Joe Biden Laments Lousy Jobs Report: ‘People Are Really Feeling the Hole’

President Joe Biden met with top Democrats at the White House on Friday morning shortly after the United States Senate voted 51-49 along party lines to advance his $1.9 trillion economic recovery package – called the “American Rescue Plan” – toward passage through reconciliation.

Photo by Stefani Reynolds-Pool/Getty Images

Vice President Kamala Harris cast the 51st vote, breaking her first tie in the 50-50 split Senate. No Republicans voted in favor of the legislation.

The gigantic spending bill is aimed at stabilizing the American economy, which has been kneecapped by the COVID-19 pandemic.

Sitting in the Oval Office, Biden reflected on the latest jobs report that was released on Friday:

We’re going to be talking about the recovery package, but we saw the jobs report that only 6,000 private-sector jobs have been created, and at that rate, it’s going to take 10 years before we get to full employment. That’s not — that’s not hyperbole; that’s a fact. We’re going to be in a situation where it’ll take a long, long time.

Biden told the Democratic leaders:

I appreciate you all coming over because — and the urgency with which you’re moving — this is about people’s lives. This is not just about numbers; this is about people’s lives. People are — I don’t have to tell any of you, they’re really hurting. People are being evicted.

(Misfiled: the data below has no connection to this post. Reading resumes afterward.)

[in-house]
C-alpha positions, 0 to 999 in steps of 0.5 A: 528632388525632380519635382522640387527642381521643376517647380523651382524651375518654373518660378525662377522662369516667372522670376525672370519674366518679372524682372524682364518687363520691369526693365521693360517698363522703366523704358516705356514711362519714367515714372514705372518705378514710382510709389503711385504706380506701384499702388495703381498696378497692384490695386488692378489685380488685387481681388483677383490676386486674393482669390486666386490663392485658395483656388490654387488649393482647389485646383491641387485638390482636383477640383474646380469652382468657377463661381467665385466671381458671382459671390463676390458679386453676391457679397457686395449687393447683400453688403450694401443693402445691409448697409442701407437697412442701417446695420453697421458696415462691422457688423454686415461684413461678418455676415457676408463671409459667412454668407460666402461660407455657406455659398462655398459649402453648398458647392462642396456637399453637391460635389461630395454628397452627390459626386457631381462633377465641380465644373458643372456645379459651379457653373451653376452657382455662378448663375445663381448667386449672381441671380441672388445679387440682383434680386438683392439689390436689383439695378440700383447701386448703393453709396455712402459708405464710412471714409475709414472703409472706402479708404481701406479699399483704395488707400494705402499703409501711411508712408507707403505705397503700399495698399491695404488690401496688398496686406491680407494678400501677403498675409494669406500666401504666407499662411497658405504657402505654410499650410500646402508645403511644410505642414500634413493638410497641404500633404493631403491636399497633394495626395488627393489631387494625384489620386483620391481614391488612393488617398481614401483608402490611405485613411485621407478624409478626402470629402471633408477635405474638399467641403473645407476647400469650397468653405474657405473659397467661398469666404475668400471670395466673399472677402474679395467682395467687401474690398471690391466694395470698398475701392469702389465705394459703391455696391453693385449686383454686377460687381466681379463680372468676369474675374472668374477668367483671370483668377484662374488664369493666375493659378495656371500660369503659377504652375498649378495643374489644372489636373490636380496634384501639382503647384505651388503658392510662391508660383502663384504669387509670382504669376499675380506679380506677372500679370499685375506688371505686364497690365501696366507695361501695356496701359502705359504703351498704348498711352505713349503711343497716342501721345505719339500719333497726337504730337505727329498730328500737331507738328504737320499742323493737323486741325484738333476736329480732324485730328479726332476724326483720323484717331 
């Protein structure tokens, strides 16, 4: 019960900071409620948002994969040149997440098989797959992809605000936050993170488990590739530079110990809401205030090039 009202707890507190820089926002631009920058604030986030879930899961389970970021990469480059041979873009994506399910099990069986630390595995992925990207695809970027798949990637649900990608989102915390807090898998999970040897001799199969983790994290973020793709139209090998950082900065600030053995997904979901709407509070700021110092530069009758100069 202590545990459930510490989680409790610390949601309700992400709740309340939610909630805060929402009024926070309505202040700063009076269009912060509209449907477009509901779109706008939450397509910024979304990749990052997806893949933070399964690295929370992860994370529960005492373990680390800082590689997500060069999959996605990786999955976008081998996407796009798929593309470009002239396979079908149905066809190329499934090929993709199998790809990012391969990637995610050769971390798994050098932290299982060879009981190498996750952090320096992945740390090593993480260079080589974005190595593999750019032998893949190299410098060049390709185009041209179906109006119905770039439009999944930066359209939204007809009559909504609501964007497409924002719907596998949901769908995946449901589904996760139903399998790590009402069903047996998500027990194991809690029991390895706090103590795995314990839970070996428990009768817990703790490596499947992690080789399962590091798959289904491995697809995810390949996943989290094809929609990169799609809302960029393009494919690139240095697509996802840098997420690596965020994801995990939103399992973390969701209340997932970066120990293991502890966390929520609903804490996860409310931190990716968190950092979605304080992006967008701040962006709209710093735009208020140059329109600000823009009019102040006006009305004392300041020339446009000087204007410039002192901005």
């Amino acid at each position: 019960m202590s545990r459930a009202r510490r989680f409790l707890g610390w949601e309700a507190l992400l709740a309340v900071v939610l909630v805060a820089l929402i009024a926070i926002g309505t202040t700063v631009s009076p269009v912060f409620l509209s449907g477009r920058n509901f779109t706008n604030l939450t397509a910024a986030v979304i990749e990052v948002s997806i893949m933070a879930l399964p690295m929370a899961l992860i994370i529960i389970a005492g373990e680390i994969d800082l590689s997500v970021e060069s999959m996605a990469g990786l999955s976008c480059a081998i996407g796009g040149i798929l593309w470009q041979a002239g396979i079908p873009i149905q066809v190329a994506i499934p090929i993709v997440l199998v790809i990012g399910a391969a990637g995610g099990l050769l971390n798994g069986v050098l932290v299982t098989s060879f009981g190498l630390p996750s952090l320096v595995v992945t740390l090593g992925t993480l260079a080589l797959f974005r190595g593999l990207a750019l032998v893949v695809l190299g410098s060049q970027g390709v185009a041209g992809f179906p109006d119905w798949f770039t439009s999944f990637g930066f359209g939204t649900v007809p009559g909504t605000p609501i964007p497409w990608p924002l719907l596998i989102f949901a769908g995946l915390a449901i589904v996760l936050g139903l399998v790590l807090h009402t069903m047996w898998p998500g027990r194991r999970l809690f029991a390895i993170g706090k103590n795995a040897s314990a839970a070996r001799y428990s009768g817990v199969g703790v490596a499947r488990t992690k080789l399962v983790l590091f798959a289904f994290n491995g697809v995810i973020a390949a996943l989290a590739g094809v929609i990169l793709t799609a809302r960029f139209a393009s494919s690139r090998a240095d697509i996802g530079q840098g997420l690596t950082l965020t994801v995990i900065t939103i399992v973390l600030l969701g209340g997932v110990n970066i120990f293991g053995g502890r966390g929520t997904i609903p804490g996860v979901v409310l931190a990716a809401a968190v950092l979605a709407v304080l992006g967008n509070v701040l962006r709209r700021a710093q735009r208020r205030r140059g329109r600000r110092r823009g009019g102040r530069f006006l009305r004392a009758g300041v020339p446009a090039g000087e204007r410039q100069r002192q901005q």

The president said that he understands the pain that millions of people are feeling a year into the crisis:

Just look at all the number of people who are needing and seeking mental health services now. Suicide is up. People are very — really, really — drug abuse, violence against women. People are really feeling the hole. They don’t know how to get out. You’ve given them a lot of hope — a lot of hope with the — as they say in southern Delaware: With the grace of God and the goodwill of the neighbor, with the crick not rising, we can really begin to do something consequentially.

Biden acknowledged the difficulties of bipartisanship and stressed the need for Congress to go big or go home:

So I want to thank you all. And what I — you know, President — President Obama put me in charge of the Recovery Act, and it was hard as hell to get the votes for it to begin with, and then it was hard as hell to get even the number we got. But one thing we learned is, you know, we can’t do too much here; we can do too little. We can do too little and sputter.

But again, the end result is, it’s not just the macroeconomic impact on the economy and our ability to compete internationally; it’s people’s lives. Real, live people are hurting, and we can fix it. And we can fix it. And the irony of all ironies is, when we help them, we are also helping our competitive capacity through the remainder of this decade. I mean, it’s real.

So we got a chance to do something big here. And I’m — and thank you for last night, yesterday, and what you’re going to be doing on this Recovery Act. And I can hardly wait to sit down with [House Committee on Transportation and Infrastructure Chairman] Peter DeFazio [D-OR] to work on infrastructure. [Laughter]. This is the next big piece.

So, thank you all for being here, and thank you for coming in. I appreciate it.

Watch below via ABC News:

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